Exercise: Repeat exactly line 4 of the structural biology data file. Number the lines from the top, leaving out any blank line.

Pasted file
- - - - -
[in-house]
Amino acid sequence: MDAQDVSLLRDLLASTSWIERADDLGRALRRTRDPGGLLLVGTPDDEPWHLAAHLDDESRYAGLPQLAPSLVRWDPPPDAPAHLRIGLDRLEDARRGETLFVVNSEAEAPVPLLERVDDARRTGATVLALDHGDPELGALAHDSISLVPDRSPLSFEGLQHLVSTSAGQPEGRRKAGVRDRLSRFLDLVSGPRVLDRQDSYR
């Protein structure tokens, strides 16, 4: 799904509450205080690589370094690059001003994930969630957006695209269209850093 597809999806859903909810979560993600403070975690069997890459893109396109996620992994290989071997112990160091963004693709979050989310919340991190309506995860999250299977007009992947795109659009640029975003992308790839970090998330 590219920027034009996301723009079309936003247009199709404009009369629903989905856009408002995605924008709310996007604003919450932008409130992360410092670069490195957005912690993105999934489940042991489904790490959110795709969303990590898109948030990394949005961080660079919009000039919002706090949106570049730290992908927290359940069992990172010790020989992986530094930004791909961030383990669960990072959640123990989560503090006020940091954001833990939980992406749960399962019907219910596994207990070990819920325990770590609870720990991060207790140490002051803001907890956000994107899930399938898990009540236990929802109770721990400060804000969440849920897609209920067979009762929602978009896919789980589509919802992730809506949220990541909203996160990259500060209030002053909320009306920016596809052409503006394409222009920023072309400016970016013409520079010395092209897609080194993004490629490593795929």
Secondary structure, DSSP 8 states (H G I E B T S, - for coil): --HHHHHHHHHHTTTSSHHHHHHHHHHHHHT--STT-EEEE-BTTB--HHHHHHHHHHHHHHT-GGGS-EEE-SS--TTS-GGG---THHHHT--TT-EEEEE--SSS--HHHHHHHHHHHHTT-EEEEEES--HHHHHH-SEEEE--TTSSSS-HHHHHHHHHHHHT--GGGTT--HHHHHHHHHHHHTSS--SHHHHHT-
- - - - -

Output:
Secondary structure, DSSP 8 states (H G I E B T S, - for coil): --HHHHHHHHHHTTTSSHHHHHHHHHHHHHT--STT-EEEE-BTTB--HHHHHHHHHHHHHHT-GGGS-EEE-SS--TTS-GGG---THHHHT--TT-EEEEE--SSS--HHHHHHHHHHHHTT-EEEEEES--HHHHHH-SEEEE--TTSSSS-HHHHHHHHHHHHT--GGGTT--HHHHHHHHHHHHTSS--SHHHHHT-